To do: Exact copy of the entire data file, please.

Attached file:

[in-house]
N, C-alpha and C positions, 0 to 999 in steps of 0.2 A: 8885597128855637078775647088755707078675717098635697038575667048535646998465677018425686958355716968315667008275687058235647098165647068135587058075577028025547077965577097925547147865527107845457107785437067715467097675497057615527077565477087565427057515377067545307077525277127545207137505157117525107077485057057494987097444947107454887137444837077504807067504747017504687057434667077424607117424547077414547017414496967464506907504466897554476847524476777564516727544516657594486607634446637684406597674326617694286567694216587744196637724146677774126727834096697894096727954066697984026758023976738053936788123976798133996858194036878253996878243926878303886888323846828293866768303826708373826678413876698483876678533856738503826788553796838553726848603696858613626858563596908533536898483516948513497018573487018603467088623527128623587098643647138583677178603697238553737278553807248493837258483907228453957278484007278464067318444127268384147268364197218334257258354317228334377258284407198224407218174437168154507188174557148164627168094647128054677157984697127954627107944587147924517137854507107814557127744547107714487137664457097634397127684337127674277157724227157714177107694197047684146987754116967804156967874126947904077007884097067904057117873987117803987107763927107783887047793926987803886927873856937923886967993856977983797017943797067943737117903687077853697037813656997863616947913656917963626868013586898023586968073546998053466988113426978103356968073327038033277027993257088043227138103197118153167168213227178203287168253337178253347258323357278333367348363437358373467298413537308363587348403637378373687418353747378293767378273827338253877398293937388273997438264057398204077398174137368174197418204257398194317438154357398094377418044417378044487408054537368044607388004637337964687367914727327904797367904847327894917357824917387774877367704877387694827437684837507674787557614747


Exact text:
[in-house]
N, C-alpha and C positions, 0 to 999 in steps of 0.2 A: 8885597128855637078775647088755707078675717098635697038575667048535646998465677018425686958355716968315667008275687058235647098165647068135587058075577028025547077965577097925547147865527107845457107785437067715467097675497057615527077565477087565427057515377067545307077525277127545207137505157117525107077485057057494987097444947107454887137444837077504807067504747017504687057434667077424607117424547077414547017414496967464506907504466897554476847524476777564516727544516657594486607634446637684406597674326617694286567694216587744196637724146677774126727834096697894096727954066697984026758023976738053936788123976798133996858194036878253996878243926878303886888323846828293866768303826708373826678413876698483876678533856738503826788553796838553726848603696858613626858563596908533536898483516948513497018573487018603467088623527128623587098643647138583677178603697238553737278553807248493837258483907228453957278484007278464067318444127268384147268364197218334257258354317228334377258284407198224407218174437168154507188174557148164627168094647128054677157984697127954627107944587147924517137854507107814557127744547107714487137664457097634397127684337127674277157724227157714177107694197047684146987754116967804156967874126947904077007884097067904057117873987117803987107763927107783887047793926987803886927873856937923886967993856977983797017943797067943737117903687077853697037813656997863616947913656917963626868013586898023586968073546998053466988113426978103356968073327038033277027993257088043227138103197118153167168213227178203287168253337178253347258323357278333367348363437358373467298413537308363587348403637378373687418353747378293767378273827338253877398293937388273997438264057398204077398174137368174197418204257398194317438154357398094377418044417378044487408054537368044607388004637337964687367914727327904797367904847327894917357824917387774877367704877387694827437684837507674787557614747